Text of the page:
CREST Awards

Science, technology, engineering and maths (STEM) enrichment activities to inspire and engage young people aged 5-19 years


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Professional development
Families & teenagers (aged 12+)
Families (children aged 12 & under)



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Celebrating achievement in national competition level

Gianamar receiving the CREST prize for Understanding of Real World Context at the 2012 NSEC finals

Acknowledging success through CREST Awards

Making sure students have a tangible recognition of their hard work, effort and success that is respected by organisations such as UCAS.

A framework for good quality project work in STEM

The CREST Awards offers a robust and consistent framework for students and mentors to use to create high quality projects

Resources available to promote and support the scheme

There are lots of resources available to promote and support the scheme – none more important than our CREST Local Coordinator Network

In your area

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Find your CREST Local Coordinator


Exploration .pdf

Click below to read a summary of the Exploration project ideas for Bronze, Silver, and Gold awards; or to go back to project ideas click here.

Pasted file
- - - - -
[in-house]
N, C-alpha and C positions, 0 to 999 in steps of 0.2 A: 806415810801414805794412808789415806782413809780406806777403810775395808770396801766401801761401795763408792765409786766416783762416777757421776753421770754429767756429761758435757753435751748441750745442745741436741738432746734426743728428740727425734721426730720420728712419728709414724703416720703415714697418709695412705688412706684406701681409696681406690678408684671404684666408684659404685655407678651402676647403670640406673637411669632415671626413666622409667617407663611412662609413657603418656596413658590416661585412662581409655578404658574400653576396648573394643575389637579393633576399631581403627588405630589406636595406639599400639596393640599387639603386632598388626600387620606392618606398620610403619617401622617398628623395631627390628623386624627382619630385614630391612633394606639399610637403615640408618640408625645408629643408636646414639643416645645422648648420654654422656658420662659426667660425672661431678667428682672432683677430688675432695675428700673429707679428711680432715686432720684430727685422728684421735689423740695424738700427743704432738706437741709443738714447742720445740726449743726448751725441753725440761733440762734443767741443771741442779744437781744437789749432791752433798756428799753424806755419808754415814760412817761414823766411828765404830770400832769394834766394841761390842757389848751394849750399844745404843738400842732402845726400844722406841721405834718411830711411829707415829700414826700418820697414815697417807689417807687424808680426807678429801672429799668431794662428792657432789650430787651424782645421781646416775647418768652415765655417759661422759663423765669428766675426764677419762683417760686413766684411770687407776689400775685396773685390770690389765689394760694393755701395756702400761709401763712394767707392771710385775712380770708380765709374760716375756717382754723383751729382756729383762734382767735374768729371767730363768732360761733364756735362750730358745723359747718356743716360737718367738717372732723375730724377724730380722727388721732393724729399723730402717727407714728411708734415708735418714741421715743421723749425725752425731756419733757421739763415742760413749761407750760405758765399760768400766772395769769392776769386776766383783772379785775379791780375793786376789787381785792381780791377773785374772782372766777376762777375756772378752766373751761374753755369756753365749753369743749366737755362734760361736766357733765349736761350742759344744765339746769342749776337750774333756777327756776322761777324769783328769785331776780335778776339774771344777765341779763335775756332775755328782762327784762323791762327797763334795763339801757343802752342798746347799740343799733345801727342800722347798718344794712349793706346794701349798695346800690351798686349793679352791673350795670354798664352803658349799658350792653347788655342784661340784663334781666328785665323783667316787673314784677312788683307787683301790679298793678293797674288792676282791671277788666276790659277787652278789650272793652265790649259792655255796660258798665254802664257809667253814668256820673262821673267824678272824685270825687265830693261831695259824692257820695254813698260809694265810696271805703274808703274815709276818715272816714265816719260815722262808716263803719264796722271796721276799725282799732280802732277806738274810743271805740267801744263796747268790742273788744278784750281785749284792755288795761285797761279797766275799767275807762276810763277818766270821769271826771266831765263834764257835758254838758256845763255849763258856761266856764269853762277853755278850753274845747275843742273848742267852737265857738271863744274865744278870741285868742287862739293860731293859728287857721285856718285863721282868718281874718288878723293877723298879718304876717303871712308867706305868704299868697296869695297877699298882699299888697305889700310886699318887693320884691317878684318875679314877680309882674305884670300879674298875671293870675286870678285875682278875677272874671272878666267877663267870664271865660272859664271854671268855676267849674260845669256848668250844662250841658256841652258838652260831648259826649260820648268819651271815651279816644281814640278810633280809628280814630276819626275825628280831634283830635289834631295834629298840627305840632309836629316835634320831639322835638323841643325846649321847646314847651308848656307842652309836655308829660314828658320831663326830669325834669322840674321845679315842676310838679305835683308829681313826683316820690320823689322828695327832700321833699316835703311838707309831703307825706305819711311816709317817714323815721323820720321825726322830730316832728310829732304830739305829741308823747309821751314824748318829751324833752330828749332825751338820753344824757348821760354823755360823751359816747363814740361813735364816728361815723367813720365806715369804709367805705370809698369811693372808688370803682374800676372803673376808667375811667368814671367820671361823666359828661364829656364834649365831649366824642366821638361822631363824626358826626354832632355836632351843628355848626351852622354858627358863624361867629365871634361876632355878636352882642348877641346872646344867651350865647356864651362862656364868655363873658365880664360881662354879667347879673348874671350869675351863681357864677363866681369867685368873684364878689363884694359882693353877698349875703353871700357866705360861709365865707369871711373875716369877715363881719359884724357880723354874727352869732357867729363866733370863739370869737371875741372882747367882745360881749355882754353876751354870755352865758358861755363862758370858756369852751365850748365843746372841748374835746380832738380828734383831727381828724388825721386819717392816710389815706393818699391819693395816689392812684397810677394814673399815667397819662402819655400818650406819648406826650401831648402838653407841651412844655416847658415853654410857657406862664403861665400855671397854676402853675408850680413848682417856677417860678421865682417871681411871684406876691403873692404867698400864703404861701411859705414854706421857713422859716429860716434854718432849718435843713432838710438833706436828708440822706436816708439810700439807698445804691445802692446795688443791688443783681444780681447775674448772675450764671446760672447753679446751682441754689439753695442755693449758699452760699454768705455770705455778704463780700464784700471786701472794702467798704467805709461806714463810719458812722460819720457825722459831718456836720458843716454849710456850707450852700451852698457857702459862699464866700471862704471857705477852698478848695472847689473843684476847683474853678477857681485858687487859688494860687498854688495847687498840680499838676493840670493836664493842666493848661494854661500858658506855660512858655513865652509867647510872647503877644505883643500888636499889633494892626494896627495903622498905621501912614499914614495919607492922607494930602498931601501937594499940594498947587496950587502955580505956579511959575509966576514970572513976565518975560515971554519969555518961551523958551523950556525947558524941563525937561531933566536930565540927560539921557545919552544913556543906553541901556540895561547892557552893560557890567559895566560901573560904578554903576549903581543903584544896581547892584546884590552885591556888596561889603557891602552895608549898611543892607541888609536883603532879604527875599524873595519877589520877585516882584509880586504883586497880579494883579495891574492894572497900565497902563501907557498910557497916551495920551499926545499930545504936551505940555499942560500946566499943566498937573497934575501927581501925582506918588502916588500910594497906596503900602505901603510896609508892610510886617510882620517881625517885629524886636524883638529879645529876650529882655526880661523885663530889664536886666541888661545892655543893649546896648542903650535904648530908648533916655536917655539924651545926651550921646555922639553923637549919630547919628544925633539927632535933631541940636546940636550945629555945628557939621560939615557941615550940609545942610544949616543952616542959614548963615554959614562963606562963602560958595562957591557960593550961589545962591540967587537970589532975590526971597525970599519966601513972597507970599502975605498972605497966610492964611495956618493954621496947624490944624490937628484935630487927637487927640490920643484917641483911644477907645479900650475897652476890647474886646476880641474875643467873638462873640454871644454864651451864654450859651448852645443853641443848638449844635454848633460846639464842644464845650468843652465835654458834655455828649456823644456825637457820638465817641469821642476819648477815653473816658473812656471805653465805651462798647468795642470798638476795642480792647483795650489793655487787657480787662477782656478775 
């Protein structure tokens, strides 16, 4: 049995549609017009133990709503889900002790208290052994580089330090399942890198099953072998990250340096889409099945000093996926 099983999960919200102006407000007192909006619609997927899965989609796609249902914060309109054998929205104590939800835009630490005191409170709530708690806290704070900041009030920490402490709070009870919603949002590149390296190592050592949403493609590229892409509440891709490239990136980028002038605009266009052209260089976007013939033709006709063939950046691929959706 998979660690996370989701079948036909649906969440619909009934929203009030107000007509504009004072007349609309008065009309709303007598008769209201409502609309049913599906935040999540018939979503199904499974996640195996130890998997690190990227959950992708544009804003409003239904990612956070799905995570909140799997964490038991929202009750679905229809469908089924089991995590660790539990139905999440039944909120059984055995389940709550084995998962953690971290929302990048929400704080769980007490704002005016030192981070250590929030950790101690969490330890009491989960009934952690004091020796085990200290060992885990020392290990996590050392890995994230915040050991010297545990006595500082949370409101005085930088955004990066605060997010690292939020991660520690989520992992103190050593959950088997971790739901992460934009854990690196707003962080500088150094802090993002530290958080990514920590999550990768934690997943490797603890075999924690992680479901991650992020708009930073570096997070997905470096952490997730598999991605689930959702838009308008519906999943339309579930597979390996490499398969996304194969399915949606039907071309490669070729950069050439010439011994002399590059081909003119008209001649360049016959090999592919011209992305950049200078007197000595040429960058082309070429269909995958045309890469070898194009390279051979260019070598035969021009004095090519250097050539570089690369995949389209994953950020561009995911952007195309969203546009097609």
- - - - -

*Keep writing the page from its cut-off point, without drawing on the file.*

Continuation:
CREST Bronze
Investigate how a model rocket works
You will need to start this project by doing some research into how rockets take off. Don‟t worry about things like power. A good place to look for an example of the sorts of experiments you can carry out is: Find out what the following terms mean: “payload”; “trajectory”; “propulsion”.
To get started you could use a model water or air rocket (for example RoKit). Try changing some variables to work out things like:

  • How can you compare different rocket flights?
  • Does the amount of water in the rocket make a difference to the flight?
  • What happens when you add extra (payload) mass to the rocket?
  • Does the initial firing angle make a difference?

CREST Silver
Design a large-scale map of the Moon, showing the landing sites
Have you ever looked at a commercial map of the Moon? If not, carry out some research to find out what they look like! What sorts of features do they have? How big are they? How are different features marked on them? Do you think you could make a better, more eye-catching and more informative map?

Build a working reflecting telescope
Carry out some research into different types of reflecting telescope geometries. Find out how they work.
Choose one geometry (the 'Newtonian' geometry is probably simplest), and build a working telescope.
You should try contacting an astronomy department of a local university, or some other organisation so you can see how telescopes are assembled and used. Find out how they‟re tested. Find out about their different magnifications.